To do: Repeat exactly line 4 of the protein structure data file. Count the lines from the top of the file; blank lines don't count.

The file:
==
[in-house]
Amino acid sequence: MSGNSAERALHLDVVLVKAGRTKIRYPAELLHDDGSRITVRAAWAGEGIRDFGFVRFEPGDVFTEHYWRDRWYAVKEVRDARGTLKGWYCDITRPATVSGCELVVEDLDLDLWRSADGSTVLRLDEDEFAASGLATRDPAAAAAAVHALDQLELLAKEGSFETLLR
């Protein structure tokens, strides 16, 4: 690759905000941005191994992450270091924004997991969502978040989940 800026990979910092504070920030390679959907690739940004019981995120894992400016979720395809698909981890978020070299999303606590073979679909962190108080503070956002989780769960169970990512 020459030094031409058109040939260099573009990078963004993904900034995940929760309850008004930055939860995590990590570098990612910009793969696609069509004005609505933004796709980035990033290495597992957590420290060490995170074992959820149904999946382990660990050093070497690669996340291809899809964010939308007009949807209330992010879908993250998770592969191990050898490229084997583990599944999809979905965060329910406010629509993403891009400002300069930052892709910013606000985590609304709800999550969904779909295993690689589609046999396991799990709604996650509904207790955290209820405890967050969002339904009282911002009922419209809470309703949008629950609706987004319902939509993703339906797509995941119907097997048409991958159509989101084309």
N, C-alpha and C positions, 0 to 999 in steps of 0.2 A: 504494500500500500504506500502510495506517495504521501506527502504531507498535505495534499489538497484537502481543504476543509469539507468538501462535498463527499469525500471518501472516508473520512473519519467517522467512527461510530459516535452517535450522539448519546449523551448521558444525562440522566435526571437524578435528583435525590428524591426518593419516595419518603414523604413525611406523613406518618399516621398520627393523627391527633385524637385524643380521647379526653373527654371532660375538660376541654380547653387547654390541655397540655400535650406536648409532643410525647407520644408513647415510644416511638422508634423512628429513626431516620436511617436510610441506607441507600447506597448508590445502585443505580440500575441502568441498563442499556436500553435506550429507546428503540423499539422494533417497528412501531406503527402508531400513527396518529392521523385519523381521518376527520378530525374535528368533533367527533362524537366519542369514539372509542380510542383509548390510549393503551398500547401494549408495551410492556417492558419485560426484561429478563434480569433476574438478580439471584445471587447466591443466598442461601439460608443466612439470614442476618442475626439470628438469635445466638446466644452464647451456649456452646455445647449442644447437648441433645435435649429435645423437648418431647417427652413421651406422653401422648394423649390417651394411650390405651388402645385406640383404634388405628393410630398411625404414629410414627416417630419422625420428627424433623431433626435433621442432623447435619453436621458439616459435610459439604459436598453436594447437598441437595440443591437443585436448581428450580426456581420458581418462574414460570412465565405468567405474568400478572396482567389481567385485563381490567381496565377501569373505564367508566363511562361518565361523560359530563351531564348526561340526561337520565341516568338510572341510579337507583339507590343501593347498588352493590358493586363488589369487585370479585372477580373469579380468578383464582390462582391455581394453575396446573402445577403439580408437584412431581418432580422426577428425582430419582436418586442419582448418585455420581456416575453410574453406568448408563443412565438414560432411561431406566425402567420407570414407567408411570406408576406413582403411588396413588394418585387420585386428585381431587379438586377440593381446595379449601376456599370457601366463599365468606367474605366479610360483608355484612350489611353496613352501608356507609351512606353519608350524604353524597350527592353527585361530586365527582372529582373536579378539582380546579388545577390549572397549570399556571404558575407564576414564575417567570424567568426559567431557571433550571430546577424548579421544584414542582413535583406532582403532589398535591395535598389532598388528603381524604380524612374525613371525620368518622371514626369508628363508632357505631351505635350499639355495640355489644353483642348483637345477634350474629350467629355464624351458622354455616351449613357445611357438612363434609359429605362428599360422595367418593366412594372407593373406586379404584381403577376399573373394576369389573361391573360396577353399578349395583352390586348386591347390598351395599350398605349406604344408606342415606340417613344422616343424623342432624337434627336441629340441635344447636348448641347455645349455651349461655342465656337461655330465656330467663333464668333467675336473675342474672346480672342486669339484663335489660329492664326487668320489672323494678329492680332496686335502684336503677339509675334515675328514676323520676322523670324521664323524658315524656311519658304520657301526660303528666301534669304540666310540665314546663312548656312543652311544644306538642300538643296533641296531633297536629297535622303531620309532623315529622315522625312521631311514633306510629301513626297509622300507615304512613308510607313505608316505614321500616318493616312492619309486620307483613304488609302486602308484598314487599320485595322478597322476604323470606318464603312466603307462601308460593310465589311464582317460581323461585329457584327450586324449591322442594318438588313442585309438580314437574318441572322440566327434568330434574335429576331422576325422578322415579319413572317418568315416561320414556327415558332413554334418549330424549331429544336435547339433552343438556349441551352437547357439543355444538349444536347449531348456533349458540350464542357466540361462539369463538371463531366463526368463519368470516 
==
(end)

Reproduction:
N, C-alpha and C positions, 0 to 999 in steps of 0.2 A: 504494500500500500504506500502510495506517495504521501506527502504531507498535505495534499489538497484537502481543504476543509469539507468538501462535498463527499469525500471518501472516508473520512473519519467517522467512527461510530459516535452517535450522539448519546449523551448521558444525562440522566435526571437524578435528583435525590428524591426518593419516595419518603414523604413525611406523613406518618399516621398520627393523627391527633385524637385524643380521647379526653373527654371532660375538660376541654380547653387547654390541655397540655400535650406536648409532643410525647407520644408513647415510644416511638422508634423512628429513626431516620436511617436510610441506607441507600447506597448508590445502585443505580440500575441502568441498563442499556436500553435506550429507546428503540423499539422494533417497528412501531406503527402508531400513527396518529392521523385519523381521518376527520378530525374535528368533533367527533362524537366519542369514539372509542380510542383509548390510549393503551398500547401494549408495551410492556417492558419485560426484561429478563434480569433476574438478580439471584445471587447466591443466598442461601439460608443466612439470614442476618442475626439470628438469635445466638446466644452464647451456649456452646455445647449442644447437648441433645435435649429435645423437648418431647417427652413421651406422653401422648394423649390417651394411650390405651388402645385406640383404634388405628393410630398411625404414629410414627416417630419422625420428627424433623431433626435433621442432623447435619453436621458439616459435610459439604459436598453436594447437598441437595440443591437443585436448581428450580426456581420458581418462574414460570412465565405468567405474568400478572396482567389481567385485563381490567381496565377501569373505564367508566363511562361518565361523560359530563351531564348526561340526561337520565341516568338510572341510579337507583339507590343501593347498588352493590358493586363488589369487585370479585372477580373469579380468578383464582390462582391455581394453575396446573402445577403439580408437584412431581418432580422426577428425582430419582436418586442419582448418585455420581456416575453410574453406568448408563443412565438414560432411561431406566425402567420407570414407567408411570406408576406413582403411588396413588394418585387420585386428585381431587379438586377440593381446595379449601376456599370457601366463599365468606367474605366479610360483608355484612350489611353496613352501608356507609351512606353519608350524604353524597350527592353527585361530586365527582372529582373536579378539582380546579388545577390549572397549570399556571404558575407564576414564575417567570424567568426559567431557571433550571430546577424548579421544584414542582413535583406532582403532589398535591395535598389532598388528603381524604380524612374525613371525620368518622371514626369508628363508632357505631351505635350499639355495640355489644353483642348483637345477634350474629350467629355464624351458622354455616351449613357445611357438612363434609359429605362428599360422595367418593366412594372407593373406586379404584381403577376399573373394576369389573361391573360396577353399578349395583352390586348386591347390598351395599350398605349406604344408606342415606340417613344422616343424623342432624337434627336441629340441635344447636348448641347455645349455651349461655342465656337461655330465656330467663333464668333467675336473675342474672346480672342486669339484663335489660329492664326487668320489672323494678329492680332496686335502684336503677339509675334515675328514676323520676322523670324521664323524658315524656311519658304520657301526660303528666301534669304540666310540665314546663312548656312543652311544644306538642300538643296533641296531633297536629297535622303531620309532623315529622315522625312521631311514633306510629301513626297509622300507615304512613308510607313505608316505614321500616318493616312492619309486620307483613304488609302486602308484598314487599320485595322478597322476604323470606318464603312466603307462601308460593310465589311464582317460581323461585329457584327450586324449591322442594318438588313442585309438580314437574318441572322440566327434568330434574335429576331422576325422578322415579319413572317418568315416561320414556327415558332413554334418549330424549331429544336435547339433552343438556349441551352437547357439543355444538349444536347449531348456533349458540350464542357466540361462539369463538371463531366463526368463519368470516 